I have automated some actions in my app that run on timers set by the user. The user can schedule something to happen at a particular day and time, repeated days, etc. I set a timer to execute the action at the desired time. Let’s call this an automation.
Now the user may be running both my desktop app for local access and my web app for remote access. On the backend, both apps do effectively the same thing - both read the same timer settings to automate the action desired. So both timers will fire and run about the same time. But I don’t want to run the automation twice.
So what I have been doing is the app that first starts to fire its timer sets a mutex. That way the second app tries to access the mutex, it fails and it doesn’t run the automation. Once the first app is done, it releases the mutex after a few seconds or is supposed to. I have seen an instance at a customer where it appears the mutex is somehow not releasing and this user doesn’t run the web app so it should just be the one app creating and releasing the mutex.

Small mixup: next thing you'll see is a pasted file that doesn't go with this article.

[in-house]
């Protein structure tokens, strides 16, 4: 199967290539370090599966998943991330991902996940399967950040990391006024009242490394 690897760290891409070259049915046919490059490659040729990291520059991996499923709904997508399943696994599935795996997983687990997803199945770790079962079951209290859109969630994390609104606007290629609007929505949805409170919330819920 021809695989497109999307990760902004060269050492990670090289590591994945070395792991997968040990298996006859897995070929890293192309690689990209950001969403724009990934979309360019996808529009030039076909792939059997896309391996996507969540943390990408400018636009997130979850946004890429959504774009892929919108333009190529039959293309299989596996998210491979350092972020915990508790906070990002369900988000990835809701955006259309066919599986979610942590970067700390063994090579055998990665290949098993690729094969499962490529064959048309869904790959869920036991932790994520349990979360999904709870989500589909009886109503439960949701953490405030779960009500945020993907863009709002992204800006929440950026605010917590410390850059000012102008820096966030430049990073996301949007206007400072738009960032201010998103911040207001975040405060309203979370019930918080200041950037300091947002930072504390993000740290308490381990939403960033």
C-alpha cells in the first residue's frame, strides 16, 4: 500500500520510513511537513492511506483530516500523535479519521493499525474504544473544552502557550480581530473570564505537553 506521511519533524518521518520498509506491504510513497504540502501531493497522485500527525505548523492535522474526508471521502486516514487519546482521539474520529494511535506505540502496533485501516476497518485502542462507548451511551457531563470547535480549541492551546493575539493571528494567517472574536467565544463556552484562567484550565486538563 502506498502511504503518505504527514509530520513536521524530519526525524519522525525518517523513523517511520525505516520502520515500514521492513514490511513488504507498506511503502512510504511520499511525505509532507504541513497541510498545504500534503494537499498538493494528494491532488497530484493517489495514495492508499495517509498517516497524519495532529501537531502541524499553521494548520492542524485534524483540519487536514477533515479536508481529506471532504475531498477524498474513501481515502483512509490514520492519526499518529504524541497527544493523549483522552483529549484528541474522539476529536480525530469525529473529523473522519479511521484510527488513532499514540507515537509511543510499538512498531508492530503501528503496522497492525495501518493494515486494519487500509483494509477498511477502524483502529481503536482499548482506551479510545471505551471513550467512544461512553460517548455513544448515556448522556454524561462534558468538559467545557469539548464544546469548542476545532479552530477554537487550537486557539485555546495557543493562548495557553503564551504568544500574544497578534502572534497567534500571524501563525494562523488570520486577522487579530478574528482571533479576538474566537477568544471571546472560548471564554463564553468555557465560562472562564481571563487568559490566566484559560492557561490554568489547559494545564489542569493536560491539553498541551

So this brings up some questions:
1.) Is this the proper use of a mutex
2.) Is a Mutex the best way to handle this sort of situation
3.) What happens if a Mutex goes out of scope? Does it release? In my case, I have the Mutex as a property of the timer that is executing the automation. That timer in some instances goes out of scope. So does the Mutex then get released?
4.) Any ideas on what could cause the situation where the app creates the mutex but it can’t access it?